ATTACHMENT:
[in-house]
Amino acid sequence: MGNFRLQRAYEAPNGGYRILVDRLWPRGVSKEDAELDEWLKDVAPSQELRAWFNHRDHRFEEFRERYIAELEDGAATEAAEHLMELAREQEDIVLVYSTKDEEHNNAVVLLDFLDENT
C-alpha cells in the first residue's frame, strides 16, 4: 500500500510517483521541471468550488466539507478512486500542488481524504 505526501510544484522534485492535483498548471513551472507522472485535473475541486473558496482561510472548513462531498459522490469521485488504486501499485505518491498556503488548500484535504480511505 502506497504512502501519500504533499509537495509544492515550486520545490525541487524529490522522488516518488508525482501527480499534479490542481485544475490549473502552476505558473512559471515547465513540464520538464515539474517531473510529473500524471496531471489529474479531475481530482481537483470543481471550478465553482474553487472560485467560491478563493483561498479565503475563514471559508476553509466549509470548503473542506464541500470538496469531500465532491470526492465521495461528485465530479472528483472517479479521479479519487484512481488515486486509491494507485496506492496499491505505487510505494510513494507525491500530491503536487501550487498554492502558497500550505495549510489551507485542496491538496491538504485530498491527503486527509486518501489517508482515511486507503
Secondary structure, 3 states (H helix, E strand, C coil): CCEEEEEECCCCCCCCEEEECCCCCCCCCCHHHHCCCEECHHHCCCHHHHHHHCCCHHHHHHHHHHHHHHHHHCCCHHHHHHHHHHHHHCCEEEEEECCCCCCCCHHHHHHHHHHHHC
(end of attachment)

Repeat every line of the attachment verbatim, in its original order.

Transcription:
[in-house]
Amino acid sequence: MGNFRLQRAYEAPNGGYRILVDRLWPRGVSKEDAELDEWLKDVAPSQELRAWFNHRDHRFEEFRERYIAELEDGAATEAAEHLMELAREQEDIVLVYSTKDEEHNNAVVLLDFLDENT
C-alpha cells in the first residue's frame, strides 16, 4: 500500500510517483521541471468550488466539507478512486500542488481524504 505526501510544484522534485492535483498548471513551472507522472485535473475541486473558496482561510472548513462531498459522490469521485488504486501499485505518491498556503488548500484535504480511505 502506497504512502501519500504533499509537495509544492515550486520545490525541487524529490522522488516518488508525482501527480499534479490542481485544475490549473502552476505558473512559471515547465513540464520538464515539474517531473510529473500524471496531471489529474479531475481530482481537483470543481471550478465553482474553487472560485467560491478563493483561498479565503475563514471559508476553509466549509470548503473542506464541500470538496469531500465532491470526492465521495461528485465530479472528483472517479479521479479519487484512481488515486486509491494507485496506492496499491505505487510505494510513494507525491500530491503536487501550487498554492502558497500550505495549510489551507485542496491538496491538504485530498491527503486527509486518501489517508482515511486507503
Secondary structure, 3 states (H helix, E strand, C coil): CCEEEEEECCCCCCCCEEEECCCCCCCCCCHHHHCCCEECHHHCCCHHHHHHHCCCHHHHHHHHHHHHHHHHHCCCHHHHHHHHHHHHHCCEEEEEECCCCCCCCHHHHHHHHHHHHC